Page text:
Today’s Topic: Unsolicited seeds from China being sent to North Carolina residents.

By on August 4, 2020

Agriculture Commissioner Steve Troxler sits down each week with Southern Farm Network’s Mike Davis to discuss “Today’s Topic.”

We have been getting many reports of unsolicited packs of seeds from China being sent to residents as part of what is likely a “brushing” scheme. We are asking that residents keep all the packaging, not open or plant the seeds, and contact our Plant Industry Division at 1-800-206-9333.

Today’s Topic: Mystery seeds

Summary of comments:
Our Plant Industry Division has been extra busy following up on reports about unsolicited seeds from China being sent to residents through the mail.
This has become a real hot-button topic for the department and for good reason. This is a serious threat to North Carolina and U.S. agriculture because we do not know what these are or if they could be carrying some type of plant disease or destructive pest.
I urge you to take this situation seriously. We have over 600 reports from across the state about these seeds being sent. We now have reports of these seeds in 80 of our 100 counties, so the mailings have really blanketed the state.
Staff from our Plant Industry and Agronomic Services divisions are collecting these packets for review and testing by USDA’s Animal Plant Health Inspection Service.
If anyone has received such a package, please keep all the packaging together, don’t open or plant the seeds, and call us at 1-800-206-9333 or email us at newpest@ncagr.gov.
We have concerns that these seeds could be an invasive plant species or could carry plant diseases that could be harmful to our agricultural crops.
We wouldn’t want an accidental introduction of something harmful from these seeds, so we are being proactive on this issue.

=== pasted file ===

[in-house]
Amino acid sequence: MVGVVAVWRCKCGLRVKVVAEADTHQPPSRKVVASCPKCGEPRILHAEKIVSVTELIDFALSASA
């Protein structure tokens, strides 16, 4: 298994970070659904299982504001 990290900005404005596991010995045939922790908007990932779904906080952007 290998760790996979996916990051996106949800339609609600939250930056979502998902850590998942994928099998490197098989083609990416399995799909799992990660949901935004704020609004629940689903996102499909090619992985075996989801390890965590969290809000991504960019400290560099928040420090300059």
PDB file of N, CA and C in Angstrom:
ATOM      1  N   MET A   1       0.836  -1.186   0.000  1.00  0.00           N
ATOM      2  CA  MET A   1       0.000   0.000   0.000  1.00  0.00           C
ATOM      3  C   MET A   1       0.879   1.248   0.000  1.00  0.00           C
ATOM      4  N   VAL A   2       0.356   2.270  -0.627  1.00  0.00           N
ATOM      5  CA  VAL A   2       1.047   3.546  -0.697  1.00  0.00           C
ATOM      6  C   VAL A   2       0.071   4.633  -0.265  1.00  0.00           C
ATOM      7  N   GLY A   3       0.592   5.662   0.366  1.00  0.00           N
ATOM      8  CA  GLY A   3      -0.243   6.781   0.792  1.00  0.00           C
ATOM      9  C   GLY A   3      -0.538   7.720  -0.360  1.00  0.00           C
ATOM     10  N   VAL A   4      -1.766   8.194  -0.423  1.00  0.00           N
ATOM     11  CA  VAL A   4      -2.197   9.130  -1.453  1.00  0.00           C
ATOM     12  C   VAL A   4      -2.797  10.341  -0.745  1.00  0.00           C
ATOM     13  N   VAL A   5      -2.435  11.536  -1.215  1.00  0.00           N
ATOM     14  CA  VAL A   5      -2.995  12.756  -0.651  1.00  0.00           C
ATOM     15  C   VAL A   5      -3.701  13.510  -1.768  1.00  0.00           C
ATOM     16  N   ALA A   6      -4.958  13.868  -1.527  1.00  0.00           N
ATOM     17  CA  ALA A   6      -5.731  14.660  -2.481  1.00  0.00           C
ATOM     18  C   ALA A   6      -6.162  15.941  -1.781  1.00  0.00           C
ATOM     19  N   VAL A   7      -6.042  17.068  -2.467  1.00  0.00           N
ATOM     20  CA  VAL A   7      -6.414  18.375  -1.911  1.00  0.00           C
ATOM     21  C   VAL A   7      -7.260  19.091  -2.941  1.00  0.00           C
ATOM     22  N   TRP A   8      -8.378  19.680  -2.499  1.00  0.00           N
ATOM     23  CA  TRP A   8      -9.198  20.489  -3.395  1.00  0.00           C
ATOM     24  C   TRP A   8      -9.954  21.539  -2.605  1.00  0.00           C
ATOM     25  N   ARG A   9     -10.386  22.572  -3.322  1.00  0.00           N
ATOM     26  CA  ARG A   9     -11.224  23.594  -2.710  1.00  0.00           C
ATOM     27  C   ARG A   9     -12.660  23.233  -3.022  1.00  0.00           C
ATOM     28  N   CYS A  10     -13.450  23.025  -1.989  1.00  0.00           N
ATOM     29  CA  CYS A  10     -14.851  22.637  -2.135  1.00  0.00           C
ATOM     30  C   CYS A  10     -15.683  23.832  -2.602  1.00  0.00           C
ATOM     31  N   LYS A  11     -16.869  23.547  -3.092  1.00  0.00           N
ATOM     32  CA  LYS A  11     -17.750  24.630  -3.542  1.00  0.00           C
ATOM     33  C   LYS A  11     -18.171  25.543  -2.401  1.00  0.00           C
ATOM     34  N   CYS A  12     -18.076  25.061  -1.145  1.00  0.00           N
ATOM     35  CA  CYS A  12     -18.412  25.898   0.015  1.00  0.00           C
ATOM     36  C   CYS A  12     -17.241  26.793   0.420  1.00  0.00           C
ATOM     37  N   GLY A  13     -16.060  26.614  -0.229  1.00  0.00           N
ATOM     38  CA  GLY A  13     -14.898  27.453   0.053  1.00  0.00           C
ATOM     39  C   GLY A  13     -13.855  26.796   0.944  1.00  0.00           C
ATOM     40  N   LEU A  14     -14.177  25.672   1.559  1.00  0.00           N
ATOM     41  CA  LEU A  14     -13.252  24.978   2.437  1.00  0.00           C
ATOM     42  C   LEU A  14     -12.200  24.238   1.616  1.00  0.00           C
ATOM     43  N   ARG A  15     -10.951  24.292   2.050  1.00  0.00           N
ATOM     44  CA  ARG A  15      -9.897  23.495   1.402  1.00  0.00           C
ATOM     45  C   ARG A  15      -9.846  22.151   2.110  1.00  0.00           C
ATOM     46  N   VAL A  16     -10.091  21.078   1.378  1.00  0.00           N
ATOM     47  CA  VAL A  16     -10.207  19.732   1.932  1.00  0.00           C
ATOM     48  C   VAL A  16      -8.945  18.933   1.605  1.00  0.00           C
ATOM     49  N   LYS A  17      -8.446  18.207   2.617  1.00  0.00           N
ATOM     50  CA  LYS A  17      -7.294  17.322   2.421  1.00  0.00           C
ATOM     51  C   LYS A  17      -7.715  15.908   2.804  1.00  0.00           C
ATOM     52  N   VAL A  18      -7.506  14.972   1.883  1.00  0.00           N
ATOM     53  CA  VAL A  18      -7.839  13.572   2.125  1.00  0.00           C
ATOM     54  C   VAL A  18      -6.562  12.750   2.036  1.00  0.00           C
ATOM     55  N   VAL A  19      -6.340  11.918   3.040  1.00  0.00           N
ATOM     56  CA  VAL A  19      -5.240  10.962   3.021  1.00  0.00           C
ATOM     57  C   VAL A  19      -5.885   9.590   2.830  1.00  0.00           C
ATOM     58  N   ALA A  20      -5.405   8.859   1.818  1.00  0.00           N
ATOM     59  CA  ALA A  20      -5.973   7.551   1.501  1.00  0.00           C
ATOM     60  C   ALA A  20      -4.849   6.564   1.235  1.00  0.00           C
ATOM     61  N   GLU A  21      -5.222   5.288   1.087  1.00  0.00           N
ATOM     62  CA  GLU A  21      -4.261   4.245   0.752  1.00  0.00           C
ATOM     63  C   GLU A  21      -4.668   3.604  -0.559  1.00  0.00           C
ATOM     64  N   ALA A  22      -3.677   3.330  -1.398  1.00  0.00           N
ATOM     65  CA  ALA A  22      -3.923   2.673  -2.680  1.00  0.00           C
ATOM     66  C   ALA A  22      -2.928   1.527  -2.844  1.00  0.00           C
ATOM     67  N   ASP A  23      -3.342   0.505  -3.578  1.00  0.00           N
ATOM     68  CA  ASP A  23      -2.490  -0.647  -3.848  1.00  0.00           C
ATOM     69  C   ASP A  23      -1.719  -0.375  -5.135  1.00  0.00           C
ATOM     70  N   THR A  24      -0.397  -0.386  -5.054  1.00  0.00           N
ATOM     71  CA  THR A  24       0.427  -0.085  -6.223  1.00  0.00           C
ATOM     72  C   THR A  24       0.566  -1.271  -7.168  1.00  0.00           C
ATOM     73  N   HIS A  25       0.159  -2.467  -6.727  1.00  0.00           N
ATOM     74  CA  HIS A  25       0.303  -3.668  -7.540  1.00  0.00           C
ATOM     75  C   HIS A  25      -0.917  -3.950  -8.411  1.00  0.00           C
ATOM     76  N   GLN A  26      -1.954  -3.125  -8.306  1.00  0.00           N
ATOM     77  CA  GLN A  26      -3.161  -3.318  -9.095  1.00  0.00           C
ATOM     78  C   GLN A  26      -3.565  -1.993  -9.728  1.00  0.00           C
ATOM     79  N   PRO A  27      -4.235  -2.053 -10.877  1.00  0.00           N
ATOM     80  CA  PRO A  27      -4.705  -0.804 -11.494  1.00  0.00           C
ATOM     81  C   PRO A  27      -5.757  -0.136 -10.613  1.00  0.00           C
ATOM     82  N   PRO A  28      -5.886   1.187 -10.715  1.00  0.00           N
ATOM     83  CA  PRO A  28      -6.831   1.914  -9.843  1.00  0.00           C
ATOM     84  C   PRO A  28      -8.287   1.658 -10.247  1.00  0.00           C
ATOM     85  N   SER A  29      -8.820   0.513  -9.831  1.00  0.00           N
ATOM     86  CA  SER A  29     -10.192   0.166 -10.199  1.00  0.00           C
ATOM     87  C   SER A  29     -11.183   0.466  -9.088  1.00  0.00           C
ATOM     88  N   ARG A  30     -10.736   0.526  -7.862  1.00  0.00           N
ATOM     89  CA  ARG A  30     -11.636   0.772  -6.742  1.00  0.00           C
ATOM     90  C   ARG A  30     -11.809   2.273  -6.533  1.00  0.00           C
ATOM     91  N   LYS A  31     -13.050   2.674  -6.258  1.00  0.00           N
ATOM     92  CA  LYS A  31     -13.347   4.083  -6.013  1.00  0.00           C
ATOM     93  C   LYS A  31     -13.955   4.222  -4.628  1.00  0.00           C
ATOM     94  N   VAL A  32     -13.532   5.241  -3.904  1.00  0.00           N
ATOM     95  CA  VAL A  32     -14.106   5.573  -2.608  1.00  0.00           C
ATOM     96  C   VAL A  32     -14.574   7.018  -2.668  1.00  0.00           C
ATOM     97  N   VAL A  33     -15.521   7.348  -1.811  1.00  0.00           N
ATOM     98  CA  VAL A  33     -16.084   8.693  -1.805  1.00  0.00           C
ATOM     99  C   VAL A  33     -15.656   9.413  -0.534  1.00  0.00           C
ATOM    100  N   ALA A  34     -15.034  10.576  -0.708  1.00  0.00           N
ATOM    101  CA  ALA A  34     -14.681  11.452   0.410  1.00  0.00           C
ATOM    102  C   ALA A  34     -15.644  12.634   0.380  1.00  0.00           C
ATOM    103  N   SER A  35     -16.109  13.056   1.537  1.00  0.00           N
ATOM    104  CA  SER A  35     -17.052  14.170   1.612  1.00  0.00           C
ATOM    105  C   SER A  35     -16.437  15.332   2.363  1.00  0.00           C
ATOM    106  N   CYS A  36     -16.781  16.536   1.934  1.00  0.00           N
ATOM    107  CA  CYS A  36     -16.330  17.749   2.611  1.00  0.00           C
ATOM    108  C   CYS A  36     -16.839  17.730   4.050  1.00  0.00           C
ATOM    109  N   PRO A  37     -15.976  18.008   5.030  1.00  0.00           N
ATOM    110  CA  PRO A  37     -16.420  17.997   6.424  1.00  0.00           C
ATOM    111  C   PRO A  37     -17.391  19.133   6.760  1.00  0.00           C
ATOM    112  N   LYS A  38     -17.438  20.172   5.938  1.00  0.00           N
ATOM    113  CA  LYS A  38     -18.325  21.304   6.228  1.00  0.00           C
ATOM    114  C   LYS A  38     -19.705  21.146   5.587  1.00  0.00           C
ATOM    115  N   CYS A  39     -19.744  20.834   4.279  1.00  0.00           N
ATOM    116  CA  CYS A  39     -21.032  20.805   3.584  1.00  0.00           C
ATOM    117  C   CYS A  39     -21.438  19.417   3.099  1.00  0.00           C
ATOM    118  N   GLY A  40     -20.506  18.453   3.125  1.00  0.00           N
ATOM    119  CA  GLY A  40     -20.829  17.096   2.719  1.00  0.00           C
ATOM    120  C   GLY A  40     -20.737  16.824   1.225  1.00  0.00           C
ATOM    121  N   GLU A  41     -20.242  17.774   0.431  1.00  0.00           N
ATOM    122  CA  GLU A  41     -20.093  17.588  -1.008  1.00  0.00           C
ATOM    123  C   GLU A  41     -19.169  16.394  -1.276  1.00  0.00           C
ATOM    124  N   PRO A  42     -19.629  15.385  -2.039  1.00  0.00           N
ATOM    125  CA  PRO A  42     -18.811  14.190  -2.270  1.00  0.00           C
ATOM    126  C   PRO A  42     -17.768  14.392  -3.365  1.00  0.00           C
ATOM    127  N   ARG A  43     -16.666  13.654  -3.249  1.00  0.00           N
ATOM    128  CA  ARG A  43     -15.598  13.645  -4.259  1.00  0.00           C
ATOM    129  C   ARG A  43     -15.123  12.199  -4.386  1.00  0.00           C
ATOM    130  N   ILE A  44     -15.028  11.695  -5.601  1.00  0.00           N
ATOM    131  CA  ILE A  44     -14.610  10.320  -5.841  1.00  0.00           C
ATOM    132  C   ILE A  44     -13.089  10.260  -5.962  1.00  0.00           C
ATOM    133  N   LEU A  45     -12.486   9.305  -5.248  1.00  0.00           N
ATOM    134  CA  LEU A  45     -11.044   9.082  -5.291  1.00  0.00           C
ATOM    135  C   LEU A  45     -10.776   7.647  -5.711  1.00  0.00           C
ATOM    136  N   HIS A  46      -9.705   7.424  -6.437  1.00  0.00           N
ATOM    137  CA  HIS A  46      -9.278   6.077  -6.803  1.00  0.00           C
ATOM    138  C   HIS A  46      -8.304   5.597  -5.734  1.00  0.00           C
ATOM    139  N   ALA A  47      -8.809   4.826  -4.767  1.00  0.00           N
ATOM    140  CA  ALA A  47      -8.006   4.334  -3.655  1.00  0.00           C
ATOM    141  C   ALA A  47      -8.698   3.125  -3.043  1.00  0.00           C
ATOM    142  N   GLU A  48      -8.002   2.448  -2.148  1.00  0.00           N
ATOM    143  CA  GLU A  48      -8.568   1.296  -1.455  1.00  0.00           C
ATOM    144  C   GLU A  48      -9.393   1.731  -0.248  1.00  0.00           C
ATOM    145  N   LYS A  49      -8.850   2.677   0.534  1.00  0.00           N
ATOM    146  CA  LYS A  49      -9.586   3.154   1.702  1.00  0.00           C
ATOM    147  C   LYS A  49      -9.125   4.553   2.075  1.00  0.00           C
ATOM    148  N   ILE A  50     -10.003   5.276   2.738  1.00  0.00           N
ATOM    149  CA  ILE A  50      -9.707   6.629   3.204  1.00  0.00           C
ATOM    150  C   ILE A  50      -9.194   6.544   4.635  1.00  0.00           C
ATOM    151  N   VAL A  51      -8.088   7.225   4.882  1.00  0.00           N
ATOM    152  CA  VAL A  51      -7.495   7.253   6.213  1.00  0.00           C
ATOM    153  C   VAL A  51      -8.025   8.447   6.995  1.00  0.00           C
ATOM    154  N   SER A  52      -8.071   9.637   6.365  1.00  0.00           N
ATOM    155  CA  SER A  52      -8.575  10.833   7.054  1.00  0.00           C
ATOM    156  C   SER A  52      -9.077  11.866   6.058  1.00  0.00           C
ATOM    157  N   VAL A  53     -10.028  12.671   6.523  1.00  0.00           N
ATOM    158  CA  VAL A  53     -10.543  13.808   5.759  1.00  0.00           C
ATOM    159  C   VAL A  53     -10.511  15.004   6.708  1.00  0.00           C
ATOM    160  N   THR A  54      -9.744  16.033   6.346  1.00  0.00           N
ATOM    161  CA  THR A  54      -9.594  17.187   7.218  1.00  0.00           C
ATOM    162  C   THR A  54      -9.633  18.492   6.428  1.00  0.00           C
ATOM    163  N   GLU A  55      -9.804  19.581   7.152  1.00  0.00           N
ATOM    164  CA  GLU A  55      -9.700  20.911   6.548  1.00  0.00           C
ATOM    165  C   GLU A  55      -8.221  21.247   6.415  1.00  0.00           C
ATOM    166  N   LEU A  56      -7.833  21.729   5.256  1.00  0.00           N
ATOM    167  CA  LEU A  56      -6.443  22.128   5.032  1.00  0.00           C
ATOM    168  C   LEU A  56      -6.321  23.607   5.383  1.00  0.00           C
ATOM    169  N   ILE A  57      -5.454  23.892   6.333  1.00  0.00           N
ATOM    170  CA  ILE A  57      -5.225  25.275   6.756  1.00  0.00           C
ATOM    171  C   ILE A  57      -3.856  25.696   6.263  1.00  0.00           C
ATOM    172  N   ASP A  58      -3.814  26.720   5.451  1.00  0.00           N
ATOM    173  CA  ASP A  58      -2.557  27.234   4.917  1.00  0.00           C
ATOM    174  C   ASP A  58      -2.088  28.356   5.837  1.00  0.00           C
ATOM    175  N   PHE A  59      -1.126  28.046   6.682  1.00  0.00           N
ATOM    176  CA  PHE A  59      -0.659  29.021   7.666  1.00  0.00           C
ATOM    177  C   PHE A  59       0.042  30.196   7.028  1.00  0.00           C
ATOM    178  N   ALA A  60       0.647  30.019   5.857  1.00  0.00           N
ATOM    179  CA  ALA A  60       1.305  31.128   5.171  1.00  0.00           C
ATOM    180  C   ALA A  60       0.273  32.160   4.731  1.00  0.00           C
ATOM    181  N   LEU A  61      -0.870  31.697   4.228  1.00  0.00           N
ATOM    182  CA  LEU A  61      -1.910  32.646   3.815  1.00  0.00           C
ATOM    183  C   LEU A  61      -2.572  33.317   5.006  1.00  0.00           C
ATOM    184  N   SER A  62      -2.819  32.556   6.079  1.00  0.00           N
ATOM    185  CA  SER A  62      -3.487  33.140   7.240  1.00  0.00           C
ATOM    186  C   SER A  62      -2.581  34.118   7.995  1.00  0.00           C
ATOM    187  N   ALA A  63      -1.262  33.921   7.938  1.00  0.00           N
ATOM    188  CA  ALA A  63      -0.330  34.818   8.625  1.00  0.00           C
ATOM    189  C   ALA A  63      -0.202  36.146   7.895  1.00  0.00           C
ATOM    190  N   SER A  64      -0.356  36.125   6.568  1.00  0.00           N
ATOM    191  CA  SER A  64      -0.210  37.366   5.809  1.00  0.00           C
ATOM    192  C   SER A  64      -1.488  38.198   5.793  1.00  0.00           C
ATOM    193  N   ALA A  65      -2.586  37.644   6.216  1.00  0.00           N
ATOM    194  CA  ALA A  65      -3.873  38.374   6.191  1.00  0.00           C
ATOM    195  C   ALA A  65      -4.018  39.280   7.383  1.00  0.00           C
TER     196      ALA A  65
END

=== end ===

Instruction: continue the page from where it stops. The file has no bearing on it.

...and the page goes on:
Our staff are working in cooperation with USDA and Homeland Security on this issue. It is not just happening here, I understand that seeds are being shipped all over the country.
The packaging has a return address in Chinese, but it is not real. They are often marked as jewelry or toys on the label.
At this time, these shipments are thought to be part of a “brushing” scheme, where the company creates an account in a person’s name and ships them an inexpensive item, such as seed. With the account and the shipment information, someone with the company then gives a positive review of the item. Thus, boosting the company’s online rating for sales and products.

There have been reports of these types of scams before, but it appears this may be another round of mailings.
Other inexpensive items have been shipped as well, including rubber bands, plastic toys or even empty bags.
I ask that people take this seriously. Invasive plants can easily get out of control, especially if they have nothing to keep them in check.
We want to have a better understanding of what these are.

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